Late Monday evening, I flew into Sea-Tac Airport from Washington, D.C., and I’ve been thinking about military sacrifice and the legacy of 13 years at war ever since.
The pilot had alerted passengers on the full Alaska Airlines Flight No. 3 of another passenger in the cargo hold, a fallen soldier, and asked people to allow his military escort to exit first. As the plane taxied to the gate, several emergency vehicles clustered with lights flashing. A row of, I presume, firefighters stood at parade rest.
The plane stopped. Within minutes, the seatbelt sign went off. But instead of the familiar cacophony of seat-belt clicks, excuse me’s, carry-ons sliding out of overhead bins and people telling their rides to meet them under Skybridge 5, the cabin was quiet as people watched what unfolded on the right side of the plane. Somber. Respectful. Whispers: “Is that the wife?” “Are those the parents?”
A woman and man stood next to the hearse. Slowly, a group of six soldiers emerged from the shadows and, walking in unison, disappeared under the front of the plane. Minutes later, the pallbearers reappeared, carrying the flag-draped coffin in a wide arc to the hearse.
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As I suspect was the case for most others on that plane, this was the first time I was confronted so closely by military sacrifice, because of the voluntary nature of U.S. military service. Except for a second cousin from Montana who is an Army officer, I don’t know anyone in active military service — an odd thing considering we have been militarily engaged in Afghanistan since 2001.
But many families and communities know the toll of war and sacrifice intimately. U.S. forces have lost 4,485 service members in Iraq and 2,869 in Afghanistan. According to The Associated Press, 90 Washington state residents have perished in Iraq and 53 in Afghanistan. The numbers do not include those wounded physically or mentally.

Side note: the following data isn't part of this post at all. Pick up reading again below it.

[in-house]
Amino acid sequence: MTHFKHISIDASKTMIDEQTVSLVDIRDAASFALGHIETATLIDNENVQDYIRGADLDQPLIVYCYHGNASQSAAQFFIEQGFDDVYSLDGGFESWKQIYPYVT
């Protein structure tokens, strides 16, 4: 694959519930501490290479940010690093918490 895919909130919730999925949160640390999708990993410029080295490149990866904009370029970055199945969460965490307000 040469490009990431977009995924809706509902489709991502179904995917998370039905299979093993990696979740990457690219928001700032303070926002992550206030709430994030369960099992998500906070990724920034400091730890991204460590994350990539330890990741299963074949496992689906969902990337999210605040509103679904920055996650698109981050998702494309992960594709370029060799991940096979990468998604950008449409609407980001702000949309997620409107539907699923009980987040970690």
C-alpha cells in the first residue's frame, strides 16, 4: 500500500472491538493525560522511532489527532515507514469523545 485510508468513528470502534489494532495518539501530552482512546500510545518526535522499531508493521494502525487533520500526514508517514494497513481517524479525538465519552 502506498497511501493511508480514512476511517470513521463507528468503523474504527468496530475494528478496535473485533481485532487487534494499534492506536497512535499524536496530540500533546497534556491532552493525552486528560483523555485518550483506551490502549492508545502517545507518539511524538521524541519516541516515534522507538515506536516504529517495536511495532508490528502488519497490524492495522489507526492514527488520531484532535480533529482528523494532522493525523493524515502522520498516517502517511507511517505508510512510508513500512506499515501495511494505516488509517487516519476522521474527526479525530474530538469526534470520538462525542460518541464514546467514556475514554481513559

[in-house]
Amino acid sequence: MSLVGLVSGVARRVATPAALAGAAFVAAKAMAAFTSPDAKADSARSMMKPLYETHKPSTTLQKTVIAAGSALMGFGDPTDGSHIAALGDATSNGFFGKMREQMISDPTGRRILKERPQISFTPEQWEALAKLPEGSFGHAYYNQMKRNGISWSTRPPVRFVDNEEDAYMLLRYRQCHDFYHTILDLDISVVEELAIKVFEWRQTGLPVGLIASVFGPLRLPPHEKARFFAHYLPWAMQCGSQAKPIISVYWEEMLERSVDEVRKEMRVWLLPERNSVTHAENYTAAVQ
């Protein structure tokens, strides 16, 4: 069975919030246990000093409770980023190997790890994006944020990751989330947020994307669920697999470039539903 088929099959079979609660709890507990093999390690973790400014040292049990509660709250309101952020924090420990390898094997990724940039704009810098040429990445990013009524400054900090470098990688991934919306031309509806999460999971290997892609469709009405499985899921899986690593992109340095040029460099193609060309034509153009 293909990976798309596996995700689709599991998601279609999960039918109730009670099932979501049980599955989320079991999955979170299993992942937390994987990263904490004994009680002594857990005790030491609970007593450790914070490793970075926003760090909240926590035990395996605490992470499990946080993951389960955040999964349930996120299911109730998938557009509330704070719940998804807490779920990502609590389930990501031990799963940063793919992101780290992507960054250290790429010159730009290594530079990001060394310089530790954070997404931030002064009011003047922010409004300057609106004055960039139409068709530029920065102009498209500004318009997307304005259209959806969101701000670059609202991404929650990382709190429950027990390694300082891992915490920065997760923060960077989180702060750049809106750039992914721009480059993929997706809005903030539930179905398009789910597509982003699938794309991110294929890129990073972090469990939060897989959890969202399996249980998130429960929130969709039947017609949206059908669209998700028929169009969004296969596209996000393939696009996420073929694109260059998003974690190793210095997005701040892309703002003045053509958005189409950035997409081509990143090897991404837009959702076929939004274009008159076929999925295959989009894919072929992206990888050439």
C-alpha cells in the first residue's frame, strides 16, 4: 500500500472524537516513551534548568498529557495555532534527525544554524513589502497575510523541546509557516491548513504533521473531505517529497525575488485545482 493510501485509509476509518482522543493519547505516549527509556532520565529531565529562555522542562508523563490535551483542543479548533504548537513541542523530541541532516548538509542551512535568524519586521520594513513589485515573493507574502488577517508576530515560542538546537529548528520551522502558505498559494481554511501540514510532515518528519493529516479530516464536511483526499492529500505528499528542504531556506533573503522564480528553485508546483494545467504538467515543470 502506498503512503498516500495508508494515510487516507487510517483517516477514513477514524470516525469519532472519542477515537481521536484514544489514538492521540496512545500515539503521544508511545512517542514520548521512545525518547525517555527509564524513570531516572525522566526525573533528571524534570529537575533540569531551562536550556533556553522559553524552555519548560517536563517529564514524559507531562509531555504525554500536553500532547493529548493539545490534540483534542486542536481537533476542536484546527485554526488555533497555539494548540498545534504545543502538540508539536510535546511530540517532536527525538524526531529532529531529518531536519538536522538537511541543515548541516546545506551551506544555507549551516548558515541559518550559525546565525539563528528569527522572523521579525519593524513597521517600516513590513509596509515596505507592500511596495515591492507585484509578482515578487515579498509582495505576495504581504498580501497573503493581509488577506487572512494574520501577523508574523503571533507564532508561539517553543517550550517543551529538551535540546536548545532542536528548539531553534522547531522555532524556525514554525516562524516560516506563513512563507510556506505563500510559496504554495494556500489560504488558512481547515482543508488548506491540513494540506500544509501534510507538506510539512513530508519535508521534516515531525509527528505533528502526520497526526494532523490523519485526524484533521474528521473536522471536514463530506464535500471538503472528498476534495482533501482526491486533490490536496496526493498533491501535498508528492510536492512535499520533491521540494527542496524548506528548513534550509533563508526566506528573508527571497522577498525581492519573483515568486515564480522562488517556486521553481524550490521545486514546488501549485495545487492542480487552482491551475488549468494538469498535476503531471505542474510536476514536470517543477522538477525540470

Monday night’s ceremony was an affecting end to a day that started in a meeting with Secretary of State John Kerry at a State Department briefing for the Association of Opinion Journalists.
As a 28-year-old spokesman for Vietnam Veterans Against the War in 1971, Kerry famously asked the question before the U.S. Senate Foreign Relations Committee: “How do you ask a man to be the last man to die for a mistake?”
As a U.S. senator in 2002, Kerry voted for the resolution authorizing President Bush to use military force to disarm Iraqi dictator Saddam Hussein. In a floor speech, he urged diplomatic options be exhausted first. As an unsuccessful presidential candidate two years later, he strongly opposed the Iraq war, criticizing the administration for misleading the public about weapons of mass destruction.
Now, as America’s top diplomat, Kerry deftly ran around the world in a 25-minute briefing on Monday, touching on North Korea, Iran, Egypt, Israel, the phenomenon of the Arab awakening and Syria. The administration recently acknowledged the Syrian government had crossed the “red line,” citing evidence it had used sarin gas on its people.
Kerry’s approach is heavy on diplomacy rather than deployments.
“Nobody is talking about American boots on the ground, I assure you,” the secretary said. “Not in the cards.”
Noting that drones, SEAL teams and deployments will not keep America safe, Kerry outlined initiatives, in collaboration with other nations and businesses, to invest in emerging or troubled countries to provide opportunities for individuals to succeed and avoid being disenfranchised.
But it was what Kerry said at the end of his briefing that I recalled as I watched the fallen soldier’s coffin carried across the tarmac.
U.S. involvement in Iraq is much diminished and troops in Afghanistan are coming home as the country transitions to Afghan leadership.
“We are actually less engaged, I’d say, with our forces in risk than we have been in many years,” Kerry said. “Needless to say, we would like it to be that way and to get even better.”
The back door of the hearse closed, and I stood up to get my carry-on.